How Sales Enablement Tools Can Remove Friction between Sales and Marketing

With the ever-growing technological solutions, it has never been easier to systematize and increase the efficiency of market-sales relations. However, in practice this is not always accomplished. Rarely does the market department have access to comprehensive, real-time client feedback, which is why it doesn’t manage to write the perfect, customized content which would strike a chord with the client. And we all know the importance of individualized approach to prospects—any sales-centric blog out there has at least one article about that topic!

The next problem is the very relationship between sales and market department. Sales blame marketers for not fulfilling their quotas, and the market department blames sales for not giving them the right info to tailor the right content. Do we really want these two departments in dispute? There’s an old Ethiopian saying, “When spider webs unite, they can tie up a lion.” But how to get there, you ask? By turning to technology. Technology-based sales enablement solutions are there to turn sales and marketing teams into best buddies.

What is Sales Enablement?

In the words of IDC, sales enablement is “getting the right information into the hands of the right sellers at the right time and place, and in the right format, to move a sales opportunity forward.” Simply put, sales enablement solutions are a systematic approach to boosting sales success by equipping reps with the content and analytics they need to have more successful sales conversations. A good sales enablement platform can bridge the gap between sales and marketing by offering a systematized, timesaving approach to storing, managing, using and adapting the marketing content.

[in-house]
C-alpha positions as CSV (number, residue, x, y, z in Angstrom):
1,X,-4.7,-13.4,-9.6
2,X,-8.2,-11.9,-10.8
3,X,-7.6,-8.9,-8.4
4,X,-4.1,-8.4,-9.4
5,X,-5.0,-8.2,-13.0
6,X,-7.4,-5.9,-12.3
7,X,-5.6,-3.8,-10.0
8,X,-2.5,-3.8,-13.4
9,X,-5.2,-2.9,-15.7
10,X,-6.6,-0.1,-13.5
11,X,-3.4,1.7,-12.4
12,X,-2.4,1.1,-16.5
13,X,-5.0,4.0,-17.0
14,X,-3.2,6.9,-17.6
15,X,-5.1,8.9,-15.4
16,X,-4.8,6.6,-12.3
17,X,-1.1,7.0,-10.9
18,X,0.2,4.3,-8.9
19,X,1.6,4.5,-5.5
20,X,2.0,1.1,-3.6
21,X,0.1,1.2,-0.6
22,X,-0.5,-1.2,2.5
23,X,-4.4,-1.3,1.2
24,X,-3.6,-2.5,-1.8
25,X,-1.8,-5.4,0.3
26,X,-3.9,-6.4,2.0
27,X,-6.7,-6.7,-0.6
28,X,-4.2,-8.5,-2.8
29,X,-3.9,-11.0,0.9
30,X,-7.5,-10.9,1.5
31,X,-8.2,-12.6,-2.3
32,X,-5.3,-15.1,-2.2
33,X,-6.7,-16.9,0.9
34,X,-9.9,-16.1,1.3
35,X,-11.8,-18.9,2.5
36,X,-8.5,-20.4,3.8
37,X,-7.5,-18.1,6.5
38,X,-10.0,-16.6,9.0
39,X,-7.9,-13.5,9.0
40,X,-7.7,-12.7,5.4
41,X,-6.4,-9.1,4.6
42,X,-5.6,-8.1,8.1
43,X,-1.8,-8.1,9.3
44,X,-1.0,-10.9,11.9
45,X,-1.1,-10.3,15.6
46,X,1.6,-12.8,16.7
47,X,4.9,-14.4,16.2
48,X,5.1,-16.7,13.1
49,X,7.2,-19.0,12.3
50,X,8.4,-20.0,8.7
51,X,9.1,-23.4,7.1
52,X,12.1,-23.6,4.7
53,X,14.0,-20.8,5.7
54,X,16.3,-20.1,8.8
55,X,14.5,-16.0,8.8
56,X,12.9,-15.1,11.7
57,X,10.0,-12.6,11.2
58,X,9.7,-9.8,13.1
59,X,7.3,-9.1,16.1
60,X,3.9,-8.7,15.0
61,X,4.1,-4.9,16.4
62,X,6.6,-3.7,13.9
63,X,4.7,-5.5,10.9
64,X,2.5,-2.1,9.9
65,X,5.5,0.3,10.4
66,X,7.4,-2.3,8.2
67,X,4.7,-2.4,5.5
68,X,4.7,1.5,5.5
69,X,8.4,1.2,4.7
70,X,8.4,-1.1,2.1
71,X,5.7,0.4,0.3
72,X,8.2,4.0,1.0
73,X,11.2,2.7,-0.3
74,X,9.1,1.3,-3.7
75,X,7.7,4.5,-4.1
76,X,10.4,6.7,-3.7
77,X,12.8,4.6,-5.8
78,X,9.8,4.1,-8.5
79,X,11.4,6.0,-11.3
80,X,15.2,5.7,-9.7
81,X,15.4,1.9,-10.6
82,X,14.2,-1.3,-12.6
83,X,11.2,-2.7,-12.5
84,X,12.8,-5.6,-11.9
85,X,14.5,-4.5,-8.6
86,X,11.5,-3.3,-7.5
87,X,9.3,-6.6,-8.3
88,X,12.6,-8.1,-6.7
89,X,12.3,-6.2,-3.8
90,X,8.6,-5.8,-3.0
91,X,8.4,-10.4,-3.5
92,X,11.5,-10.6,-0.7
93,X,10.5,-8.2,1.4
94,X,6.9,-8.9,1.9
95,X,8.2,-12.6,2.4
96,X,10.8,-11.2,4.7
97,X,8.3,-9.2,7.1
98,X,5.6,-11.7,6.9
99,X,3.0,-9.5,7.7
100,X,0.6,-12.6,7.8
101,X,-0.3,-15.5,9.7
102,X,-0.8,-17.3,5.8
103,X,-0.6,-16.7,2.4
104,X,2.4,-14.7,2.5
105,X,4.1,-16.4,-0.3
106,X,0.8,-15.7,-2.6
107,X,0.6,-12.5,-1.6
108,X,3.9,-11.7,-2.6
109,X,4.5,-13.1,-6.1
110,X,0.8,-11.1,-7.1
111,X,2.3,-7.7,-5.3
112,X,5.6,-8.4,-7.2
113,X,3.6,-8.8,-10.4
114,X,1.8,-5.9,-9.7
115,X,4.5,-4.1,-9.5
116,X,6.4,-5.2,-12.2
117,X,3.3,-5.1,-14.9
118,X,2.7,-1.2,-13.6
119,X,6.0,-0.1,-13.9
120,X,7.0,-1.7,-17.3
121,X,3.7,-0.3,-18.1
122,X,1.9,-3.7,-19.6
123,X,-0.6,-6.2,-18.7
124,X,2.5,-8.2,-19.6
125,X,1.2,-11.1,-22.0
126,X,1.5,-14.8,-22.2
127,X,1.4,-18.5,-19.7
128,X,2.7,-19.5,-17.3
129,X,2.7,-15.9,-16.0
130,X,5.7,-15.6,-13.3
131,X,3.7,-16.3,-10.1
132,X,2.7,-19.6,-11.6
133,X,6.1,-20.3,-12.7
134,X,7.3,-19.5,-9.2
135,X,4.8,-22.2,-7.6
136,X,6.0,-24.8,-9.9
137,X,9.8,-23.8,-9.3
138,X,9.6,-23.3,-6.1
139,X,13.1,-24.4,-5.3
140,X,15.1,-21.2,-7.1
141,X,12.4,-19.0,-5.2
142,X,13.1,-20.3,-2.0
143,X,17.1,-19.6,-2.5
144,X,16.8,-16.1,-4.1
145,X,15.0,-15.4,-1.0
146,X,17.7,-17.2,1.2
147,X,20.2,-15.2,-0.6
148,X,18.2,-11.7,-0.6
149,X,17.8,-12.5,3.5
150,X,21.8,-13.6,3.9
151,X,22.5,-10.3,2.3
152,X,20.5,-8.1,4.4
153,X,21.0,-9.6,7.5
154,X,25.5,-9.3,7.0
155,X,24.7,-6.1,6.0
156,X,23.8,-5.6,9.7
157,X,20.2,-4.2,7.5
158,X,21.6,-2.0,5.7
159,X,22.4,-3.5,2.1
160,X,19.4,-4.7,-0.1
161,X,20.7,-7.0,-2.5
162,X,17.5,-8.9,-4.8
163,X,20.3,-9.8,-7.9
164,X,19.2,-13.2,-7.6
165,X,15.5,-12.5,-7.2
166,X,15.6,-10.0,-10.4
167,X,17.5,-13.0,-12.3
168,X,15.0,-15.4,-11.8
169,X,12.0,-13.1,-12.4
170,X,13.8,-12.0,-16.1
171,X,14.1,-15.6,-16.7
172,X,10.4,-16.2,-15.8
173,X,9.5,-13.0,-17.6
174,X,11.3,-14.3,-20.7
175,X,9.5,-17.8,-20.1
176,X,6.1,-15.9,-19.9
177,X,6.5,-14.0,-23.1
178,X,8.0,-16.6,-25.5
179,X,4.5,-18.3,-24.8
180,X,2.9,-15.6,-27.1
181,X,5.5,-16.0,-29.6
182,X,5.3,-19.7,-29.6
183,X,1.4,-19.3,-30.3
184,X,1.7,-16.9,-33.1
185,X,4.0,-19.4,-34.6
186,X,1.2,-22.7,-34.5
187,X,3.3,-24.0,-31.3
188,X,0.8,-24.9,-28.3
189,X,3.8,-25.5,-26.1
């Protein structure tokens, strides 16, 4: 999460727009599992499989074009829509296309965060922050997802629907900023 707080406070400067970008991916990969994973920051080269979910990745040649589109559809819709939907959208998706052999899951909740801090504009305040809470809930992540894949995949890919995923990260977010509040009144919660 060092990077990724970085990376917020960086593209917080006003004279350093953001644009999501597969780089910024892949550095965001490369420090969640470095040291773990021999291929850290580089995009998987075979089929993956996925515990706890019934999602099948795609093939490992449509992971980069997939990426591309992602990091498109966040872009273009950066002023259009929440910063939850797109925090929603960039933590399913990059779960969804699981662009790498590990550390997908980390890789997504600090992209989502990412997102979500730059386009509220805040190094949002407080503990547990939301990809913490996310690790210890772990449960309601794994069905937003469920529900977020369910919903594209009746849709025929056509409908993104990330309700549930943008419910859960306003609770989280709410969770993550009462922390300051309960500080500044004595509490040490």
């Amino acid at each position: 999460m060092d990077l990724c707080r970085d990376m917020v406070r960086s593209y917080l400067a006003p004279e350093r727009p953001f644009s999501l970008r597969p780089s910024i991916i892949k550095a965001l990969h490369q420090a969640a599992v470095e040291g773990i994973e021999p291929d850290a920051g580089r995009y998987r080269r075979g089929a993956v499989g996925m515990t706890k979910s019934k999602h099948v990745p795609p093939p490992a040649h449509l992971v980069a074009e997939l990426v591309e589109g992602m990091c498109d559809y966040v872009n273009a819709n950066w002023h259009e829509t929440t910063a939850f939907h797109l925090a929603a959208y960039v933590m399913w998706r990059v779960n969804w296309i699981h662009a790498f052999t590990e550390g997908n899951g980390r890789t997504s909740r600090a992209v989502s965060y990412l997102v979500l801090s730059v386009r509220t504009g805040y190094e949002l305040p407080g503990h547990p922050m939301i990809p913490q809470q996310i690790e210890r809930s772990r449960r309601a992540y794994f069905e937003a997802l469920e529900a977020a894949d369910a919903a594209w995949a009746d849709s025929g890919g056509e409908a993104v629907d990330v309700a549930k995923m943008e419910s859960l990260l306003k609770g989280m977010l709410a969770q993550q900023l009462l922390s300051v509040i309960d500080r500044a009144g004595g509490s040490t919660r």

Problem 1: Messy Content Management Systems

According to an IDC study, about 90% of marketing resources are used as one-offs and many sales opportunities are missed because the reps couldn’t find the right content for the right opportunity. Moreover, sales spend about one third of their time searching for the content or creating it themselves. Also, with too many people updating the CM without a clearly settled organized system, every platform can turn into a mess. Similar applies to cloud-based storages, such as Dropbox — with everyone uploading content as they go, looking for anything in there can turn into a nightmare.

Solution: Good content management systems, such as Box, Kapost, Sharepoint, are user-friendly, intuitive and logical. They are organized around minimizing search time and increasing existing content utilization. Sales enablement platforms can help saving reps’ and copy writers’ time by giving a clear insight into how successful each pitch was, with the reps’ real-time feedback about the effectiveness of the content, clients’ reaction and any necessary reports to follow the presentation. Not only are your reps saving time finding the content; you are also saving the cost of having to pay for additional content creation when an existing one can be recycled.

Problem 2: One-Size-Fits-All Approach to Prospects